In early January, Mary spent a couple of days in a mental health facility in Winston-Salem, hoping that a new regimen of medications might begin to reverse the despair that had overtaken her days and her nights. She came home from the center on a Thursday evening feeling little better. On the Saturday after she got out, she sat down in her sunny workroom overlooking her sloping backyard and wrote: “Today I signed up for a gun permit. Apparently it takes 5-7 days for the permit to come through. The thought of buying a gun and shooting myself terrifies me, but so does the idea of living any longer. Maybe my meds will kick in during the next few days and none of this will happen.”

Mary applied online and paid the $5 application fee. On Tuesday around noon — fewer than two business days after her application was submitted — she received an email from the Guilford County Sheriff’s Office letting her know that she had been approved and could pick her permit up from their office.

Perhaps given another couple of days the meds would have kicked in as she hoped, perhaps a good night’s sleep or a warm day or a decent meal would have been enough to alter her state of mind, but now we’ll never know. Five days after applying for a gun permit, Mary was dead.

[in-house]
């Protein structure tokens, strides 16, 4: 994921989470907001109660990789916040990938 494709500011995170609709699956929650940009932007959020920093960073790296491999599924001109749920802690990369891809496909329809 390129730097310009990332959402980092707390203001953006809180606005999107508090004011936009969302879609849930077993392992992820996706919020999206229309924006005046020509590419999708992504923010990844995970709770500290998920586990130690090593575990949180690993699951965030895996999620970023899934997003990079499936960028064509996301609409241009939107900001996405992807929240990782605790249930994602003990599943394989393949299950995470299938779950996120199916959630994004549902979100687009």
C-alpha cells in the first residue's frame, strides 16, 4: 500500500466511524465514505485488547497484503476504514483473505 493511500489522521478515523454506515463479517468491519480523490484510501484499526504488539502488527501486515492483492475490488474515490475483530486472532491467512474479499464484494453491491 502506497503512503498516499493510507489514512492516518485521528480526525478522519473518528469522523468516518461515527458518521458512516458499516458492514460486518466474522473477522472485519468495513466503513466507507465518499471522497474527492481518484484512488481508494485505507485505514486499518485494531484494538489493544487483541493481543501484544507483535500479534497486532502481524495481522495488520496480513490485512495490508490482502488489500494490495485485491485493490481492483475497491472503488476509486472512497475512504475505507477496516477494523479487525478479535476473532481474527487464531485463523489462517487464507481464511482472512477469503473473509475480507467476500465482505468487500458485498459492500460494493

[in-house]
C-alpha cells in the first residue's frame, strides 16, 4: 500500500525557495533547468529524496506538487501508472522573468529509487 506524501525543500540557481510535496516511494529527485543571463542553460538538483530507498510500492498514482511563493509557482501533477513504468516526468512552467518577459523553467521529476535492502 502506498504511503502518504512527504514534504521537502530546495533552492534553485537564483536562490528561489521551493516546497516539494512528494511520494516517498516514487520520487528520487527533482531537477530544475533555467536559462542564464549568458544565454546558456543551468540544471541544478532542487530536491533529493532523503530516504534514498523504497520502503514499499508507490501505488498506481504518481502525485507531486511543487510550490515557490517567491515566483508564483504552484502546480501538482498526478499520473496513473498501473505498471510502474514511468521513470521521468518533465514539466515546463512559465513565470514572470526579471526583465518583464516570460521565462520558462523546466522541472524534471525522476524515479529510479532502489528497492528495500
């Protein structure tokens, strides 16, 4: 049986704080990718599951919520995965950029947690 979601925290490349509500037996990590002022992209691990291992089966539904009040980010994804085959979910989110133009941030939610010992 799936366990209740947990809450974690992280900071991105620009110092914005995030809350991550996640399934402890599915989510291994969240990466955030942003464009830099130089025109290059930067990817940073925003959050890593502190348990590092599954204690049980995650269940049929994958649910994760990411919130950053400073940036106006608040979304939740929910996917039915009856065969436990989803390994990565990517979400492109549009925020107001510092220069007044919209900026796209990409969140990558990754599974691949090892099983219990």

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Sisters (clockwise from front) Abigail, Mary and Liz Seymour

21 COMMENTS

  1. This is heartbreaking. A close friend did the same thing, purchase a gun to end her own misery, but unfortunately she survived the attempt. I say unfortunately because of course, she will never be a whole person again. I wonder how many more, attempt suicide and do not succeed?
    I’m so sorry for your pain. Mary was a lovely person and you both are wonderful writers.

  2. Oh come on…. so now a person’s decision to end their life is the fault of the gun? This sort of nonsense needs to stop. Personal responsibility must return to our society.

    My brother in law committed suicide about 10 years ago. He stuck a hose into the exhaust pipe of his car, routed it inside, rolled up the windows, started the car and did the deed. What does this say about automobile culture in this Nation? With such easy access to automobiles no wonder we have so many suicides, right?

    We never once thought about blaming the automobile for my brother in law’s suicide. It was no more culpable than a gun in such situations.